The Top Seven Things You Should Do To Control Your Blood Sugars
Roberto C. Mirasol, MD, FPCp, FPSEM
There are several ways to control diabetes. It is believed that knowledge alone is insufficient. The knowledge should be translated to behavior change to be able to achieve metabolic control. These seven behavior changes were developed by the American Association of Diabetes Educators called AADE7*. They will serve as guideposts to you and your healthcare professional in the control of your diabetes.
1. Healthy eating. You should start making healthy food choices. Learn to eat low fat meals. Avoid sources of hidden fats. Sugars and sources of sugars should be limited. Eat vegetables. Understand portion sizes. You should control the amount of food you are eating. It is the amount eventually which will spell out the difference between being in control or not. You should eat small frequent feedings. Avoid binge and buffet eating. If you are overweight or obese, control your weight. Learn how to read labels to know and be aware of the food you are eating.
2. Be active. You should have regular activity. Do this most days of the week, 30 minutes of moderate intensity. Exercise alone however is not sufficient.
You should diet as well. Walk, walk, walk more. Use stairs not elevators or escalators. Dance and be active. Exercise with a partner. Clean your room. Wash your car. Walk the dog. Do gardening.
3. Monitor your blood sugars. Daily self-monitoring of your blood glucose will provide you with feedback as to the effect of food, physical activity and medications on blood glucose levels. Learn how to use a blood glucose meter. Ask your doctor or nurse educator about frequency, target values and interpretation of results. If you get very high readings all the time then your diabetes is out of control and your doctor will institute Changes to your regimen. If you have hypoglycemia or low blood sugar, take something sweet. Aside from blood sugar, you should also monitor your blood pressure, lipids and weight.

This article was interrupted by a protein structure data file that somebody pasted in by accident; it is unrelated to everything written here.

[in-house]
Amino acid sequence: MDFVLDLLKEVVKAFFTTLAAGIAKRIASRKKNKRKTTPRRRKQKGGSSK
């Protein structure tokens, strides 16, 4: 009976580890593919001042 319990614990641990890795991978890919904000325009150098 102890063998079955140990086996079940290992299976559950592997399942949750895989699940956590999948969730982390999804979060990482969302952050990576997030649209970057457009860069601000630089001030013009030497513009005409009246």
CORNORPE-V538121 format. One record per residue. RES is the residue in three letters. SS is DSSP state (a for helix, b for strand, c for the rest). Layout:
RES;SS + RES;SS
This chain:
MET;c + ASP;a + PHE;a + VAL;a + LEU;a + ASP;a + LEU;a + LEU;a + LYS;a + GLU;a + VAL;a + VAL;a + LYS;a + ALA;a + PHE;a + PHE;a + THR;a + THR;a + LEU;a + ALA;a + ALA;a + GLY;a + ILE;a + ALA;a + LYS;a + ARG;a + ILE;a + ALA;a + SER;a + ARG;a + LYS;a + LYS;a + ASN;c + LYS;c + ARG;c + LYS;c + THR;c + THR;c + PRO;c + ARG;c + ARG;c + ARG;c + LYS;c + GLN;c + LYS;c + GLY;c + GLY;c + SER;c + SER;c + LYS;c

4. Take your medicines. There is no cure for diabetes and it is a progressive disease, hence the need for lifelong treatment. You should take your medications on time as prescribed by your doctor. Understand how your medicines work including action, side effects, efficacy, toxicity, prescribed dosage, appropriate timing and frequency of administration, effect of missed and delayed doses and instructions for storage, travel and safety. Effective drug therapy in combination with healthy lifestyle choices, can lower blood glucose levels and reduce the risk for diabetes complications.
5. Problem solving. You should develop good problem solving skills. High or low blood sugar should be addressed immediately. Know what to do when eating outside. When you get sick, you should be able to make decisions regarding food, activity and medications. Know what to do when travelling. These problem solving skills are continuously put to use because the disease is progressive and chronic complications emerge, life situations change and you are aging.
6. Reducing your risk. Effective risk reduction behaviors such as regular eye, foot and dental examinations reduce diabetes complications and maximize health and quality of life. Foot inspection and care should be done almost every day. Eye exam every 6 months or every year. You should see your dentist on a regular basis. Smoking should stop. If you can’t on your own, seek professional help. Ask your doctor about the use of aspirin to reduce risk of heart disease and stroke.
7. Healthy coping. Your health care professional can help you cope with the many challenges your diabetes and its complications present to you. You should be motivated enough to change your behavior and sustain it. When you feel anxious, threatened or down, your health care professional is always there to help you out. You should set achievable goals and your health care professional will guide you through the attainment of these goals. Don’t despair you can do it even if the odds are great. WE ARE HERE TO HELP.
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Brought to you by the Philippine College of Endocrinology Diabetes and Metabolism (PCEDM)